Journal of Geographical Sciences

, Volume 29, Issue 1, pp 49–66 | Cite as

Increased soil organic carbon storage in Chinese terrestrial ecosystems from the 1980s to the 2010s

  • Li Xu
  • Guirui YuEmail author
  • Nianpeng He


Soil stores a large amount of the terrestrial ecosystem carbon (C) and plays an important role in maintaining global C balance. However, very few studies have addressed the regional patterns of soil organic carbon (SOC) storage and the main factors influencing its changes in Chinese terrestrial ecosystems, especially using field measured data. In this study, we collected information on SOC storage in main types of ecosystems (including forest, grassland, cropland, and wetland) across 18 regions in China during the 1980s (from the Second National Soil Survey of China, SNSSC) and the 2010s (from studies published between 2004 and 2014), and evaluated its changing trends during these 30 years. The SOC storage (0–100 cm) in Chinese terrestrial ecosystems was 83.46 ± 11.89 Pg C in the 1980s and 86.50 ± 8.71 Pg C in the 2010s, and the net increase over the 30 years was 3.04 ± 1.65 Pg C, with an overall rate of 0.101 ± 0.055 Pg C yr–1. This increase was mainly observed in the topsoil (0–20 cm). Forests, grasslands, and croplands SOC storage increased 2.52 ± 0.77, 0.40 ± 0.78, and 0.07 ± 0.31 Pg C, respectively, which can be attributed to the several ecological restoration projects and agricultural practices implemented. On the other hand, SOC storage in wetlands declined 0.76 ± 0.29 Pg C, most likely because of the decrease of wetland area and SOC density. Combining these results with those of vegetation C sink (0.100 Pg C yr–1), the net C sink in Chinese terrestrial ecosystems was about 0.201 ± 0.061 Pg C yr–1, which can offset 14.85%–27.79% of the fossil fuel C emissions from the 1980s to the 2010s. These first estimates of soil C sink based on field measured data supported the premise that China’s terrestrial ecosystems have a large C sequestration potential, and further emphasized the importance of forest protection and reforestation to increase SOC storage capacity.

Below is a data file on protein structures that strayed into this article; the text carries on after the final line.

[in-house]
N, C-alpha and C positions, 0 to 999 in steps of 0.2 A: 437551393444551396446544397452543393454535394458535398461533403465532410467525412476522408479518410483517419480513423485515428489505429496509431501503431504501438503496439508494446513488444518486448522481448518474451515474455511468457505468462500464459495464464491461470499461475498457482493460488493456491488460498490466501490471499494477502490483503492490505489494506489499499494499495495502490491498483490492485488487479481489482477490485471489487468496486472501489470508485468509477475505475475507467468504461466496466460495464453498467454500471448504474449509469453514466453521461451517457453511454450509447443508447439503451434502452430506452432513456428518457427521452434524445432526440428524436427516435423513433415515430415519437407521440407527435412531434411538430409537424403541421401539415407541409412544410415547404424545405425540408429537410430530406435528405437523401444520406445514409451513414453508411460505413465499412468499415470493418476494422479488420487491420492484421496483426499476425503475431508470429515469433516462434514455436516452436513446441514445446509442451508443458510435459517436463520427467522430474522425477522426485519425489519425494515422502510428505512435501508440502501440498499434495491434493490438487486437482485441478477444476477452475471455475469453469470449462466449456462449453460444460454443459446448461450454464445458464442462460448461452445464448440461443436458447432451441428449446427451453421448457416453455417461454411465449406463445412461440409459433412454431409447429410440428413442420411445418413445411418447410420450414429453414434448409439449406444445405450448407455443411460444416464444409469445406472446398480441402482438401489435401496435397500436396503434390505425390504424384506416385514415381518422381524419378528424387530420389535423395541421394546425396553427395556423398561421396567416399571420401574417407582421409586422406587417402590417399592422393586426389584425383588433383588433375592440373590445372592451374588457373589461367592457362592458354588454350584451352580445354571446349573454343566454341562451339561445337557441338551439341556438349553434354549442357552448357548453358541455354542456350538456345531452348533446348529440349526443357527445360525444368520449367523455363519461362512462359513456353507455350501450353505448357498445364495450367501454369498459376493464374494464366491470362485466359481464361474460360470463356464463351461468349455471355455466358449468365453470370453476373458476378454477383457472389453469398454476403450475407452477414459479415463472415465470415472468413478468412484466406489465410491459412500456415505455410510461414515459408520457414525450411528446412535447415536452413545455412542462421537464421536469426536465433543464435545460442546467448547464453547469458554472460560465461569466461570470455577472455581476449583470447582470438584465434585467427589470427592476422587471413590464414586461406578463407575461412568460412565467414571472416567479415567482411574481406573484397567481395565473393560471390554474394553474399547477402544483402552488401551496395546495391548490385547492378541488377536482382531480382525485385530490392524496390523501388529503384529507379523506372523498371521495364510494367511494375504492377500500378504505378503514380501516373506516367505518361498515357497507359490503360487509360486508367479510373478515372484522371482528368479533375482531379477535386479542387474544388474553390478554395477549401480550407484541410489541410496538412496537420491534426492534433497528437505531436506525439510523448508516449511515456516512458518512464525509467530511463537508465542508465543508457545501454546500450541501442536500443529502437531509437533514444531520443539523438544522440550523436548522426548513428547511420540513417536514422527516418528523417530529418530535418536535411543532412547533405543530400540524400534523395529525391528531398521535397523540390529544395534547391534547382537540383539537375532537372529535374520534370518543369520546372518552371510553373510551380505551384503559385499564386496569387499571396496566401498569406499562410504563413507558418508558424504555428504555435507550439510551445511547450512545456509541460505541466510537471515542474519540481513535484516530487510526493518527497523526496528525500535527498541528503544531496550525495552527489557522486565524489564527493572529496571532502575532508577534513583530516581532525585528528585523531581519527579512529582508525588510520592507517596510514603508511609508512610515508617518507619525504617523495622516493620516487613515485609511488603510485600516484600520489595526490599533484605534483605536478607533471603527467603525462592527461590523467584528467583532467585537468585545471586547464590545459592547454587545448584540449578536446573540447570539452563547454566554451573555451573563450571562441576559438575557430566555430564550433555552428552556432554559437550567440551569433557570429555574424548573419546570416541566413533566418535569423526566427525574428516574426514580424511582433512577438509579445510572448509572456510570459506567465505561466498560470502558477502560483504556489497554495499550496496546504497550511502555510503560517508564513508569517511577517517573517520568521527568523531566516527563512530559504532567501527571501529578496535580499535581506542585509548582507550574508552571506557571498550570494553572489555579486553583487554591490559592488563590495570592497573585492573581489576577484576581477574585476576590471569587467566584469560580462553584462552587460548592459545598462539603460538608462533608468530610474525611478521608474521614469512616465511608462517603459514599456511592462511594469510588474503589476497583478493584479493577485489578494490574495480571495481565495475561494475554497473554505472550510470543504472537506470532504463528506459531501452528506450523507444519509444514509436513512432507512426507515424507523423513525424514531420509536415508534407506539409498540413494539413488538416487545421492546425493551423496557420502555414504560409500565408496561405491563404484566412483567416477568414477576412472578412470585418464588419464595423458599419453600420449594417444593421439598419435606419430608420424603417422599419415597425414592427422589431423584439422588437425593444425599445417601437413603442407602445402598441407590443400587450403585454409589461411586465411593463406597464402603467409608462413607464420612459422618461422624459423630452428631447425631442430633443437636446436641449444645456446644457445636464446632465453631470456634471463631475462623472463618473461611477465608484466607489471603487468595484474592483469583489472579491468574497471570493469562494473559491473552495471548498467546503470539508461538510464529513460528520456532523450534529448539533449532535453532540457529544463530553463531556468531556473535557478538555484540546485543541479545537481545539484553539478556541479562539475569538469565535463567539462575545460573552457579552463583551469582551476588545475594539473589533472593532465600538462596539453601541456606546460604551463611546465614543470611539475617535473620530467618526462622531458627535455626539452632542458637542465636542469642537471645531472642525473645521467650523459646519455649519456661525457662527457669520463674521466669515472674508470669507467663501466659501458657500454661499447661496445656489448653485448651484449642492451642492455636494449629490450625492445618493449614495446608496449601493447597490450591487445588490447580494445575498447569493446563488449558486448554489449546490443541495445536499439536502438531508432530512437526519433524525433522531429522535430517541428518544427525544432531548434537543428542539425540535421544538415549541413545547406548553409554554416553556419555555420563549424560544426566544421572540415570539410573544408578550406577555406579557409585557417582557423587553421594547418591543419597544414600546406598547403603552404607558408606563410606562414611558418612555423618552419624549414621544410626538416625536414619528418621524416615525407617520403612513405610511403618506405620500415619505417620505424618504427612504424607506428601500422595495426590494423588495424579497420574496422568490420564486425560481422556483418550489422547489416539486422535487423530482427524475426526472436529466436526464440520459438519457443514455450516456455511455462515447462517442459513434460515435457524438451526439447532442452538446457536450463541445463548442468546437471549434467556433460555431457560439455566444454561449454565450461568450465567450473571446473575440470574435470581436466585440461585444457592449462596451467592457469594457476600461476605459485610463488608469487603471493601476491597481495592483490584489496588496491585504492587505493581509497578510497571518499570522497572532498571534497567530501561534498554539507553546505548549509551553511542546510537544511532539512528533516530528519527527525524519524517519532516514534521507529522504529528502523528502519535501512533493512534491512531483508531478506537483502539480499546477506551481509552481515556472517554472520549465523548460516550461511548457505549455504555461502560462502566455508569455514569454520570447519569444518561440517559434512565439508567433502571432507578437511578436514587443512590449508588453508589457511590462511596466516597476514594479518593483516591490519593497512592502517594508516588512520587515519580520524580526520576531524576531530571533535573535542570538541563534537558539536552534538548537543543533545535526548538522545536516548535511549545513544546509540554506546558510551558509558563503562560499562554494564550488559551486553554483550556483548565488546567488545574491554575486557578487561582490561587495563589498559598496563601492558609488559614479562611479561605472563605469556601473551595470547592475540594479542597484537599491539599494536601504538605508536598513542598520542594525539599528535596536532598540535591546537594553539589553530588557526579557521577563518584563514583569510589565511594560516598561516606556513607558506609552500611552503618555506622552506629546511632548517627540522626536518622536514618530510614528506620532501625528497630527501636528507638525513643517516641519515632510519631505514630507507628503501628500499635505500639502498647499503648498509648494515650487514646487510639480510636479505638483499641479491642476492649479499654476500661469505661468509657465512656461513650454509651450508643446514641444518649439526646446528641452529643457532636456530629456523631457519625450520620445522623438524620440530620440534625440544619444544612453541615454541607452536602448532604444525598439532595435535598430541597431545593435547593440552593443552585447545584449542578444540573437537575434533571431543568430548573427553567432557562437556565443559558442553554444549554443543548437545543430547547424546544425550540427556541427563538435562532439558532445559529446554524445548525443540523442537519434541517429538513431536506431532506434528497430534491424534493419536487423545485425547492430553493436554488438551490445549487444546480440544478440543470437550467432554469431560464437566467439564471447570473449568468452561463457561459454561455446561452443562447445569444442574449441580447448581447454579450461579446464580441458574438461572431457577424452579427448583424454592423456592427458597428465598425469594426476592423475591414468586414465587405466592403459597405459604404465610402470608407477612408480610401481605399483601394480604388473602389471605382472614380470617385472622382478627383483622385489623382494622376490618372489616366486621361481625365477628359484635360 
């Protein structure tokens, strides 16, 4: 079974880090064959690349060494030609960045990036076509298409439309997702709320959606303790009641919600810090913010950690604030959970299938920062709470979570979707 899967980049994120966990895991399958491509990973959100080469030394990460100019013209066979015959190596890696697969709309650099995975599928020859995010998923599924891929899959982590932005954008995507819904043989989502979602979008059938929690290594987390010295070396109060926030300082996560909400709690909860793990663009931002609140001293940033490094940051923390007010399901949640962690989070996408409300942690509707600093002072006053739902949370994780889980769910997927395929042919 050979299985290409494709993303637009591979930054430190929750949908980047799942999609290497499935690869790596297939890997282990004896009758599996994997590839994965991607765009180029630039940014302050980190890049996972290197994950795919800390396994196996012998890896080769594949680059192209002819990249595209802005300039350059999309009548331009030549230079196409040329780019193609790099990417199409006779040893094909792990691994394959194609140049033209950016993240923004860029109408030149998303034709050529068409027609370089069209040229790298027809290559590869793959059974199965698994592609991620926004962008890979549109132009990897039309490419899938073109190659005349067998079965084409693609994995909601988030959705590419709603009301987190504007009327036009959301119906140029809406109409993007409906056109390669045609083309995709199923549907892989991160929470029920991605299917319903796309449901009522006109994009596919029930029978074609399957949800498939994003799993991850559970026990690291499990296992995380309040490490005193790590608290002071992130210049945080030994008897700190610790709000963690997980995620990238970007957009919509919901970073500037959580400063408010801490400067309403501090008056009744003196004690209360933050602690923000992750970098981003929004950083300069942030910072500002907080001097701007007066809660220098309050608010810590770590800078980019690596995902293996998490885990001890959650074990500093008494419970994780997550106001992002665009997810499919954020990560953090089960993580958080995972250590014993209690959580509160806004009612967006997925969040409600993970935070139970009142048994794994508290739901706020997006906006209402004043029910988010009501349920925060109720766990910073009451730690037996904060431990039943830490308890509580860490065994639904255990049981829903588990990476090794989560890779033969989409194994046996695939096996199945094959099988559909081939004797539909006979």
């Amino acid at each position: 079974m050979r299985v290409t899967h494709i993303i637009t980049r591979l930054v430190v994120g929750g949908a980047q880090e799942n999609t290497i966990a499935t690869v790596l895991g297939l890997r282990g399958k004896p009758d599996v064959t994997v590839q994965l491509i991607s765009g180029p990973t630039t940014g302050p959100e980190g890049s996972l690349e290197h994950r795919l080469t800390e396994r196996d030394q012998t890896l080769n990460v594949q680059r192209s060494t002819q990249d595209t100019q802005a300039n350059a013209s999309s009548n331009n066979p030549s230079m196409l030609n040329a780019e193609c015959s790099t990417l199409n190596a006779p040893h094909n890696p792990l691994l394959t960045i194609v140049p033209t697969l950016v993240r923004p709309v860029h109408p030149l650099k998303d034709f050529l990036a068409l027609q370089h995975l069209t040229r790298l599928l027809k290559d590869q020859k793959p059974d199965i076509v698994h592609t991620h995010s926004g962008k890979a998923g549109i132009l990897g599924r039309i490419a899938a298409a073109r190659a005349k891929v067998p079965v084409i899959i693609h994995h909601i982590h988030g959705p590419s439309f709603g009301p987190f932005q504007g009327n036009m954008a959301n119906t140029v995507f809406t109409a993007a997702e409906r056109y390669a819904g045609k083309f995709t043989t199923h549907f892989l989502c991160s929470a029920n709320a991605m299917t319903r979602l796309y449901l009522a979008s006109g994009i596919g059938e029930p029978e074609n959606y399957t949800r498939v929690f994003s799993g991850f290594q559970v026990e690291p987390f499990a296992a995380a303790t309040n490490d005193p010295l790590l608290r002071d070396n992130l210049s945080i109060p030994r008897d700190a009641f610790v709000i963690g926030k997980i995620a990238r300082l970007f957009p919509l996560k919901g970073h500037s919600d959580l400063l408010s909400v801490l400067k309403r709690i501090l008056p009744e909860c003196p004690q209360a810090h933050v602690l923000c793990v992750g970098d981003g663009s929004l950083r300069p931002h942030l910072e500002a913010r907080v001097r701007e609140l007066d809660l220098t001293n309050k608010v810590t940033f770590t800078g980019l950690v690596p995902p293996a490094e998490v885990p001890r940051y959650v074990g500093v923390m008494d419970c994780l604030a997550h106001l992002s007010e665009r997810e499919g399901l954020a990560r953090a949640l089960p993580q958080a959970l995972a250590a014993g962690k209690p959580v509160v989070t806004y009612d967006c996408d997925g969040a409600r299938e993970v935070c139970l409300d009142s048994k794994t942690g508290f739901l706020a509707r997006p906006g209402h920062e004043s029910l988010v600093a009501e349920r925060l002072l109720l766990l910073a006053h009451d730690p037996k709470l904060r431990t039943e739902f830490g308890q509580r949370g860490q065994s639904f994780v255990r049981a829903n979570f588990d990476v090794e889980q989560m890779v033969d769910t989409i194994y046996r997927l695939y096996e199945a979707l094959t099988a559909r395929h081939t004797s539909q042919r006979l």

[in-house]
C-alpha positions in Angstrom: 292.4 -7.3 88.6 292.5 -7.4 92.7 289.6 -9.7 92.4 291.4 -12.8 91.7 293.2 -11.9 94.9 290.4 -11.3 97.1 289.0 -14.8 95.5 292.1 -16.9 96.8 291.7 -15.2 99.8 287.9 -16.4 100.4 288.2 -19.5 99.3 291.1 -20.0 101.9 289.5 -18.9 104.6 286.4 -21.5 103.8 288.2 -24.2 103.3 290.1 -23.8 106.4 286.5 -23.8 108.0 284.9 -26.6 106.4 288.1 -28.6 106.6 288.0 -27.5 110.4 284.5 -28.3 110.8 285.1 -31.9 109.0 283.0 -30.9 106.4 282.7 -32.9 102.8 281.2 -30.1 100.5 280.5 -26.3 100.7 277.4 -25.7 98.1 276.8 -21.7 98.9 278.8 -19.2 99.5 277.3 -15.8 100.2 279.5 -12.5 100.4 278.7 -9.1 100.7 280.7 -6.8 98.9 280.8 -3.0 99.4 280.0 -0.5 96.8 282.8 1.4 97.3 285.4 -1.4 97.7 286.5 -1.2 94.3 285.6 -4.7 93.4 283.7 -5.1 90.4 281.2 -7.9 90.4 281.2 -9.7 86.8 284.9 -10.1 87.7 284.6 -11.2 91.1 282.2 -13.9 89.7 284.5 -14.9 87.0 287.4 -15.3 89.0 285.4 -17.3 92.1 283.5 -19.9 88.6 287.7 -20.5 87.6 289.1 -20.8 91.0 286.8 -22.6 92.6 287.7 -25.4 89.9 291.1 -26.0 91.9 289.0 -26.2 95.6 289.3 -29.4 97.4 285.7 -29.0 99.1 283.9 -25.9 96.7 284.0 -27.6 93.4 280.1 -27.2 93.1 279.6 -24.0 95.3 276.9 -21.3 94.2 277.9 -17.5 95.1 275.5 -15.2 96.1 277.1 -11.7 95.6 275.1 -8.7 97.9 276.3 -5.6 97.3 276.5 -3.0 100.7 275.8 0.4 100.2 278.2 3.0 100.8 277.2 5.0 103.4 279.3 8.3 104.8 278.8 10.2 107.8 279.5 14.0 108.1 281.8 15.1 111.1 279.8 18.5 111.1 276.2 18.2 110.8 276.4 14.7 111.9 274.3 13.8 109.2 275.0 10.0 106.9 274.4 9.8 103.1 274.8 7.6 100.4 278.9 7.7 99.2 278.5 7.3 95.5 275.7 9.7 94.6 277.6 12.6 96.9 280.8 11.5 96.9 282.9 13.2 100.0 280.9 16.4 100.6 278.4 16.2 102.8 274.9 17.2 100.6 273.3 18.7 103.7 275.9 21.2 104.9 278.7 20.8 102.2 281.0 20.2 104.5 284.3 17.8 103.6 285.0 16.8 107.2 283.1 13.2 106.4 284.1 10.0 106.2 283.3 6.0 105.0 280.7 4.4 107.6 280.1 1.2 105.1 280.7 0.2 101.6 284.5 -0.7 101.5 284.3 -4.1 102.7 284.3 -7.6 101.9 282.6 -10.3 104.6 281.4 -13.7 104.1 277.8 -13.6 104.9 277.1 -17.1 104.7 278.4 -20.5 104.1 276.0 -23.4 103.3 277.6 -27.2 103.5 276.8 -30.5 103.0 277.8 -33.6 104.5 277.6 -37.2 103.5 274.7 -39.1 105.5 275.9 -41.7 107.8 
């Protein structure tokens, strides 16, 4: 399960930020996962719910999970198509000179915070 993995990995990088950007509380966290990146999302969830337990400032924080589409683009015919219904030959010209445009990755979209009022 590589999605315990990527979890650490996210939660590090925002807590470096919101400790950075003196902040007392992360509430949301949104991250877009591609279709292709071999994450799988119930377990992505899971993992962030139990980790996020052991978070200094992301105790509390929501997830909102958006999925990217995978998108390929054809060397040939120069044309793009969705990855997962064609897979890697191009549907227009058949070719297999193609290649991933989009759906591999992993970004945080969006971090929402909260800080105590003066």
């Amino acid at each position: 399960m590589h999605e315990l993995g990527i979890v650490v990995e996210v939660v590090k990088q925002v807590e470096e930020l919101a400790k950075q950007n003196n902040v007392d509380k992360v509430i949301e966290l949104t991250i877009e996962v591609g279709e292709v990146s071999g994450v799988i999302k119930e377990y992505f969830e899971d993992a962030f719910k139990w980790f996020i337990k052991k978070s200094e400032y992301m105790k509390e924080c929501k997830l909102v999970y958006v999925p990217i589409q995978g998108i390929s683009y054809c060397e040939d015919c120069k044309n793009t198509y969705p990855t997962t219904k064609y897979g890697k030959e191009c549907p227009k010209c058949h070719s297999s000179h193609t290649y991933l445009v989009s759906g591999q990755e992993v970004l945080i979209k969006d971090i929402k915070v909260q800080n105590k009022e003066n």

Chinese terrestrial ecosystems change storage soil organic carbon 


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We thank National Climate Center for providing the data of their simulations by regional climate model, and appreciate the data share from National Data Sharing Infrastructure of Earth System Science (


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Copyright information

© Science in China Press and Springer-Verlag GmbH Germany, part of Springer Nature 2019

Authors and Affiliations

  1. 1.Key Laboratory of Ecosystem Network Observation and ModelingInstitute of Geographic Sciences and Natural Resources Research, CASBeijingChina
  2. 2.College of Resources and EnvironmentUniversity of Chinese Academy of SciencesBeijingChina

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